In Former Confederacy, GOP Wasn't Careful What They Wished For

Florida’s near-total abortion ban took effect this week, marking a brutal milestone for abortion rights activists nationally: From South Carolina to Texas, the South is now a virtual abortion care desert—a once unthinkable reality that could sway votes this November.

Lone outlier North Carolina has a 12-week ban that could potentially offer a glint of hope for pregnant patients in the Southeast. As Politico reported, that means a Miami resident seeking abortion care past six weeks of pregnancy would need to drive 11 hours north to North Carolina. But if they couldn’t withstand the state’s 72-hour waiting period, they would need to venture another four hours north to Virginia, where abortion care is still legal up to the point of viability, or roughly 24 weeks of pregnancy.

But for most patients in the South, and certainly the neediest among them, the reality is that reaching any place that could offer abortion care in a timely fashion is now out of reach. 

“Our patients are screwed,” Robin Marty, executive director of the West Alabama Women’s Center, told Politico. The abortion clinic became a reproductive health center following the Supreme Court’s Dobbs v. Women’s Health Organization decision, which overturned Roe v. Wade

“This is the point where it all starts to crumble,” Marty warned.

The Biden campaign marked the South’s devastating new reality by sending Vice President Kamala Harris to Jacksonville to rail against “another Trump abortion ban” going into effect.

But one has to wonder if a near-total ban on abortion in an entire region of the country could impact American women’s psyches—and their votes—far more than most political analysts believe.

Polling certainly suggests that it could.

A Civiqs tracking poll of state-by-state attitudes on abortion policy shows that current laws in several key presidential states are profoundly out of sync with voter attitudes. 

Here’s how support for abortion being “legal in all/most cases” compares with “illegal in all/most cases” in the following states:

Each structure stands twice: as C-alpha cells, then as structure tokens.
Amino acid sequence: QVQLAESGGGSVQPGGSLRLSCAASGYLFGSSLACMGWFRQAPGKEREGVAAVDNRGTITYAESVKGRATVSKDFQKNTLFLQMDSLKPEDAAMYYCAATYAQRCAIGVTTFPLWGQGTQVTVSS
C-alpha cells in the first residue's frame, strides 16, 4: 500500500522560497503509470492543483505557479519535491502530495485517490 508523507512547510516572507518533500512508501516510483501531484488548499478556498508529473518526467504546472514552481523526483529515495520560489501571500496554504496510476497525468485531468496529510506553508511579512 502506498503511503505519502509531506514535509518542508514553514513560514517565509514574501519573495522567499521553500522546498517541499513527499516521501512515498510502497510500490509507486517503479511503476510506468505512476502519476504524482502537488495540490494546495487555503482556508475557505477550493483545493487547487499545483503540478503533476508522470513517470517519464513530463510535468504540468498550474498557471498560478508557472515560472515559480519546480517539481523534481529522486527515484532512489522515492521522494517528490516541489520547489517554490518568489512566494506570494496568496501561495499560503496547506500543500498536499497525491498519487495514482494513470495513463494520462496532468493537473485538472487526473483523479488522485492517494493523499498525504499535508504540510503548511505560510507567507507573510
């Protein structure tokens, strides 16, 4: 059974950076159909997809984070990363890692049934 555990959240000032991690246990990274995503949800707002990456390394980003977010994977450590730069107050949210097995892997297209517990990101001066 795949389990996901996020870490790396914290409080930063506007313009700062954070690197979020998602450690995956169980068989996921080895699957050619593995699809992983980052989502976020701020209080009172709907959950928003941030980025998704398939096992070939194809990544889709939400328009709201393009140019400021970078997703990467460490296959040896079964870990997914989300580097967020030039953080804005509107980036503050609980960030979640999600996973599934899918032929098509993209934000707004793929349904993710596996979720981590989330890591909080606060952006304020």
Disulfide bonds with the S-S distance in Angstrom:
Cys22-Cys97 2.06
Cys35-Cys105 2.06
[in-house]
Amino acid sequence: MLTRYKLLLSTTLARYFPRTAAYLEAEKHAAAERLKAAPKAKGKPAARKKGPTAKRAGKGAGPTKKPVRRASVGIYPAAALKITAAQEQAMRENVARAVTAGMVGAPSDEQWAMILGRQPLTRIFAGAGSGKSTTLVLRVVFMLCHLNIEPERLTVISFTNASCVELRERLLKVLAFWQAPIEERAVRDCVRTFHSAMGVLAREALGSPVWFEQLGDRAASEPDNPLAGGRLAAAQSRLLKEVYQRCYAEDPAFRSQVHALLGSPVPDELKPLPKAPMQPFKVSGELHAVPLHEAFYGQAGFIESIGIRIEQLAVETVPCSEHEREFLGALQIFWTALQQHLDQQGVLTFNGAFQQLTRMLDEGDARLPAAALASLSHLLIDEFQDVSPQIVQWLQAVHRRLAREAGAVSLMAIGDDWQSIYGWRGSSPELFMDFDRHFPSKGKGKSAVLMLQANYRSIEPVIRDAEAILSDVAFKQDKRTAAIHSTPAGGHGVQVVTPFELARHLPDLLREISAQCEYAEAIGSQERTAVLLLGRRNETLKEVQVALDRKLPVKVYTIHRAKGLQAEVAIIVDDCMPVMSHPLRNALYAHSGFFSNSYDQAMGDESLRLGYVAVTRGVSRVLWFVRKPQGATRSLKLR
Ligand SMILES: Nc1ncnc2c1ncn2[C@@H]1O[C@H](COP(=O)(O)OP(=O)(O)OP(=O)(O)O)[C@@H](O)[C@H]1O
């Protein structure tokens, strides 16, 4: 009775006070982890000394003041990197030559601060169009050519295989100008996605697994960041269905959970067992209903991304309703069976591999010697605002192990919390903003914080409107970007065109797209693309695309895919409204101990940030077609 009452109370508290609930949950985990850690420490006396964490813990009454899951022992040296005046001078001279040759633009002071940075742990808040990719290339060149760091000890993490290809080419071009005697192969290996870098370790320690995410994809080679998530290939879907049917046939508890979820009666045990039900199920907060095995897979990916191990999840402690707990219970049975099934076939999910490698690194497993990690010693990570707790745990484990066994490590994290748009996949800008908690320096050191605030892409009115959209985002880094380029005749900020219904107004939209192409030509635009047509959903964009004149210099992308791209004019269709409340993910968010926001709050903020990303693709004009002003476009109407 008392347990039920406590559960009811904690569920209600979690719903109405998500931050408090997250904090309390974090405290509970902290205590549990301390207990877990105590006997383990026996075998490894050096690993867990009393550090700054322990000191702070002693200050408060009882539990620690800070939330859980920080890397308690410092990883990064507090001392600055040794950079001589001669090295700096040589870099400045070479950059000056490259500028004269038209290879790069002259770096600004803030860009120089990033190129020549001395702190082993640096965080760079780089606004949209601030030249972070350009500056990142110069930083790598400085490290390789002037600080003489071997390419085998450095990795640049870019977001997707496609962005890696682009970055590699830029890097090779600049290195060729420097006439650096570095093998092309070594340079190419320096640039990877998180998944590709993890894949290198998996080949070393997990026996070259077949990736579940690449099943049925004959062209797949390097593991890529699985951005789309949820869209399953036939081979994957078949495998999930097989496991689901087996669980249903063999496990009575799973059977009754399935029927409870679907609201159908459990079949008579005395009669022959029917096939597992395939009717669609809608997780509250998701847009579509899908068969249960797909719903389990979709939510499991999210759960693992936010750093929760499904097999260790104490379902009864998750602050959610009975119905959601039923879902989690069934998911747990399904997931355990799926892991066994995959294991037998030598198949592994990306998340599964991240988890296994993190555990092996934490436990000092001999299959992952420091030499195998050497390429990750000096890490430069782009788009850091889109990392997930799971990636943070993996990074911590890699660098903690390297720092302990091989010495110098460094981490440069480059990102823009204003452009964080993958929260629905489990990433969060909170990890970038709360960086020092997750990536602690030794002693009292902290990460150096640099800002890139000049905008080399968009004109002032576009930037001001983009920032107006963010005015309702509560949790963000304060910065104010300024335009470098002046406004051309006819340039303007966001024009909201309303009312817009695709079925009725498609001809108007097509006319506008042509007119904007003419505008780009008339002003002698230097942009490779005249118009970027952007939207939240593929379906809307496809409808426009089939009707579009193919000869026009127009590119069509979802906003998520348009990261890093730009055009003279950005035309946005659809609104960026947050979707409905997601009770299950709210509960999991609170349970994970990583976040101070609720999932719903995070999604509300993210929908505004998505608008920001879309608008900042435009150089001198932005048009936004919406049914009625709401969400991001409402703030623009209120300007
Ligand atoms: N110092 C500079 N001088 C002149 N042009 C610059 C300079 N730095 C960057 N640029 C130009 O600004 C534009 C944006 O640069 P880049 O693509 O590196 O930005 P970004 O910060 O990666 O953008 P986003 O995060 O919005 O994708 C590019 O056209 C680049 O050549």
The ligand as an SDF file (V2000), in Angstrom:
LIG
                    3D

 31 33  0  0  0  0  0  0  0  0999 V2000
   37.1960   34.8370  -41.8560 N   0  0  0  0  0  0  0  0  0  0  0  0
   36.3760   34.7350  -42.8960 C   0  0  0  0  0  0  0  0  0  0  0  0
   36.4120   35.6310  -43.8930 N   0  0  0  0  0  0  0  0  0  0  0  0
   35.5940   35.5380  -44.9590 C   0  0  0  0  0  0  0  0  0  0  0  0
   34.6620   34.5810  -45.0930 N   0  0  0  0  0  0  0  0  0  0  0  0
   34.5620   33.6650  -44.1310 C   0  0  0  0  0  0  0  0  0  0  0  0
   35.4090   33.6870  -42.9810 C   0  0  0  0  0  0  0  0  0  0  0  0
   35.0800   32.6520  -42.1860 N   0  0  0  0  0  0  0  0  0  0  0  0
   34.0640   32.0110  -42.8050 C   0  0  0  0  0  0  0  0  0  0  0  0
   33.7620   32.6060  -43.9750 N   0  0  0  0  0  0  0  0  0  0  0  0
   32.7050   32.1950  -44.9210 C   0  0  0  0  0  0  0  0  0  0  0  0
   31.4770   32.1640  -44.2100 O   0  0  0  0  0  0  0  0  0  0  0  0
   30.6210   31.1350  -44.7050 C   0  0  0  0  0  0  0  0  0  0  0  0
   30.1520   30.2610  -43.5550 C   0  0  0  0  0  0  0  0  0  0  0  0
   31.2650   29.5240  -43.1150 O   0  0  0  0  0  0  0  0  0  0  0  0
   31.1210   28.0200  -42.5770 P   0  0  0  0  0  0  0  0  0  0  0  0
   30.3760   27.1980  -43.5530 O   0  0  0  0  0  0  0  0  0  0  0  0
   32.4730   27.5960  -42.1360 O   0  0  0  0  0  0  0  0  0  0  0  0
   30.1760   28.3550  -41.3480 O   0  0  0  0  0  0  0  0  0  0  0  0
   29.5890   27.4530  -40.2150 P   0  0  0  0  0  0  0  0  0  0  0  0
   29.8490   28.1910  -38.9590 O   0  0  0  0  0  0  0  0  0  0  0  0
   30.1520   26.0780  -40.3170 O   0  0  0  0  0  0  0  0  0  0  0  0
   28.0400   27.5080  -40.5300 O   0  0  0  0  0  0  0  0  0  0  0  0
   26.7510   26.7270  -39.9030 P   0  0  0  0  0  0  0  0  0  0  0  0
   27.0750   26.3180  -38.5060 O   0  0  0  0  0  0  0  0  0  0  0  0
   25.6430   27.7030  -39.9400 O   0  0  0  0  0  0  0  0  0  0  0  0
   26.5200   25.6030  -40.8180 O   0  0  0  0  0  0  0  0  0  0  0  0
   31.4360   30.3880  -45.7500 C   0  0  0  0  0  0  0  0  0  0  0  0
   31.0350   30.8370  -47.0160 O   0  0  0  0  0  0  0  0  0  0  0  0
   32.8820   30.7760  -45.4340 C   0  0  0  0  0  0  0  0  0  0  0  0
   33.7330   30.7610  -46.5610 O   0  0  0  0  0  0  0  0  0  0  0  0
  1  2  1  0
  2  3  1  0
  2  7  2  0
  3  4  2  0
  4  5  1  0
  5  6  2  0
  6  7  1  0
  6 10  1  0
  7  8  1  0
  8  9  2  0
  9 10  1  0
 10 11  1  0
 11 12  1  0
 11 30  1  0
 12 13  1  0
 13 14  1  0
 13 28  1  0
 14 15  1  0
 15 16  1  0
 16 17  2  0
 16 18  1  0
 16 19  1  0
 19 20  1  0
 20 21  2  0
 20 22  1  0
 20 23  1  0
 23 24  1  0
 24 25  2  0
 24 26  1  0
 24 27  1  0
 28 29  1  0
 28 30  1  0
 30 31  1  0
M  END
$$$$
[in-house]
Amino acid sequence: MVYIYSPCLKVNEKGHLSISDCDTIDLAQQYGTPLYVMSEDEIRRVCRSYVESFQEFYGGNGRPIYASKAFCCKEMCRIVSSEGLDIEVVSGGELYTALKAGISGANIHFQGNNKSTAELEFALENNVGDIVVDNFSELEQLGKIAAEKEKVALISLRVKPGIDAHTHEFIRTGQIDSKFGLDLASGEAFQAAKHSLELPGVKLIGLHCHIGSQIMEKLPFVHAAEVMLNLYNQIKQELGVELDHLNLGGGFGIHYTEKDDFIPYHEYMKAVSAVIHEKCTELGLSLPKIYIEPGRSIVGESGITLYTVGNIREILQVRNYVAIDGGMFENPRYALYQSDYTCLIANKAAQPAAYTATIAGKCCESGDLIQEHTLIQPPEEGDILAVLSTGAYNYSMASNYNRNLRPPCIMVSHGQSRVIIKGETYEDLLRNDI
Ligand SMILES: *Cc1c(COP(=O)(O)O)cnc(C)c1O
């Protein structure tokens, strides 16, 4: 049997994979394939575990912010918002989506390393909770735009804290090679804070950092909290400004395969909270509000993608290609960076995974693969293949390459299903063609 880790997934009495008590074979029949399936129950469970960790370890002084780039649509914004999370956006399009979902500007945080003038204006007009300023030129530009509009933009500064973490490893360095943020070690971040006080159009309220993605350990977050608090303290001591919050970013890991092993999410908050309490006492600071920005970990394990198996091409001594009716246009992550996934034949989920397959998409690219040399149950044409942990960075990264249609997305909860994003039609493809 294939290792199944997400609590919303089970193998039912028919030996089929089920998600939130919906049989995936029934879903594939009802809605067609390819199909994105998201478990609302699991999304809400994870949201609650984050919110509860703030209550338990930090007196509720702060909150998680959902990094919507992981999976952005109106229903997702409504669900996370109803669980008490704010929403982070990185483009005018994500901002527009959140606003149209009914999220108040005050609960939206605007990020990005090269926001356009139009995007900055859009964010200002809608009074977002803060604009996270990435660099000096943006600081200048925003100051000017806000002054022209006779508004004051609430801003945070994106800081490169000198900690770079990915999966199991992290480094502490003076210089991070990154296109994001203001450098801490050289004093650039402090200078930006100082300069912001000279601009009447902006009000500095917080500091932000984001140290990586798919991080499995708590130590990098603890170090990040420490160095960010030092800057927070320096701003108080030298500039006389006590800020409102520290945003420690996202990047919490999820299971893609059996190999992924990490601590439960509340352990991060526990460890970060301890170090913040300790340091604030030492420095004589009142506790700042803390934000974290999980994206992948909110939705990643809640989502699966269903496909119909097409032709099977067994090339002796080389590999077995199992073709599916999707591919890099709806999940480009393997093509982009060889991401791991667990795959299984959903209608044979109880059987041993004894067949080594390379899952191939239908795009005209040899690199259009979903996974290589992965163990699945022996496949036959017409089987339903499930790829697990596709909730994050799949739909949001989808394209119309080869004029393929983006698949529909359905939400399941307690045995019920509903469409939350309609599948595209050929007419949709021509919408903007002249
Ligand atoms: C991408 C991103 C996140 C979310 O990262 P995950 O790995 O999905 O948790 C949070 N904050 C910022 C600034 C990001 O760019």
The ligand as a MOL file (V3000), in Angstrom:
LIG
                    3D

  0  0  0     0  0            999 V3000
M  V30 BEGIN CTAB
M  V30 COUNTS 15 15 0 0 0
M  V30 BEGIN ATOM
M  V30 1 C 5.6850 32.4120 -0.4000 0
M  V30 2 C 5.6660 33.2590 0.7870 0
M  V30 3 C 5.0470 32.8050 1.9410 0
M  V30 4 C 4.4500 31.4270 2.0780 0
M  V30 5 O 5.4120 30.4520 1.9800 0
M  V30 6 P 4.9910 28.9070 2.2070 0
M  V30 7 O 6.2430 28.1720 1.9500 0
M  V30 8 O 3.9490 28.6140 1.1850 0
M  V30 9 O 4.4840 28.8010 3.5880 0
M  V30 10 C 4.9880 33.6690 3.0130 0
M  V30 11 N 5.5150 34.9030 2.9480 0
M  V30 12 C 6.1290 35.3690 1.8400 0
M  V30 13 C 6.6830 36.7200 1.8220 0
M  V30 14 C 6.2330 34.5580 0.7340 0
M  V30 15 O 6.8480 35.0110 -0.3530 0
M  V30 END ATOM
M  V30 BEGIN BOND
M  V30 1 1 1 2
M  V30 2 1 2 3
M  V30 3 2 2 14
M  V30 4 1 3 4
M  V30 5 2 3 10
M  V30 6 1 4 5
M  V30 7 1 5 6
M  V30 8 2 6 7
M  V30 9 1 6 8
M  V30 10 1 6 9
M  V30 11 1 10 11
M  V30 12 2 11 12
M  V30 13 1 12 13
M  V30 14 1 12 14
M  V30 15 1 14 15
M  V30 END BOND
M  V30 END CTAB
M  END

• Florida: +21 legal in all/most cases.

  • Arizona: +19 legal in all/most cases.

  • Georgia: +19 legal in all/most cases.

  • North Carolina: +18 legal in all/most cases.

It’s worth taking stock of where the race currently stands, as tragic stories start to emerge and Southern women who imagined they could take refuge in Florida in the worst of circumstances suddenly realize they no longer can.

The current polling isn’t super sunny for Biden, with Donald Trump holding advantages in every one of the critical Southern states at hand, according to the 538 state aggregates:

But Arizona is already within reach for Biden, and without it Trump’s path to 270 electoral votes gets exceedingly difficult—as is the case with both Georgia and North Carolina. Notably, Trump holds the biggest lead in Florida, which is also the most pro-choice of the four.

The Republican assault on reproductive freedom and bodily autonomy is so pervasive that nearly one-half of U.S. women of childbearing age now live in a state where abortion is banned after six weeks—or banned altogether.

We’ll get a clearer view of how the GOP’s abortion ban strategy is playing for Trump around the time of the Democratic National Convention in August. After all, Trump has loudly taken credit for building the Supreme Court bench that overturned Roe v. Wade and made every one of those bans possible, and he has explicitly endorsed the “states’ rights” that allowed them to enact each draconian restriction.

Republished with permission from Daily Kos.

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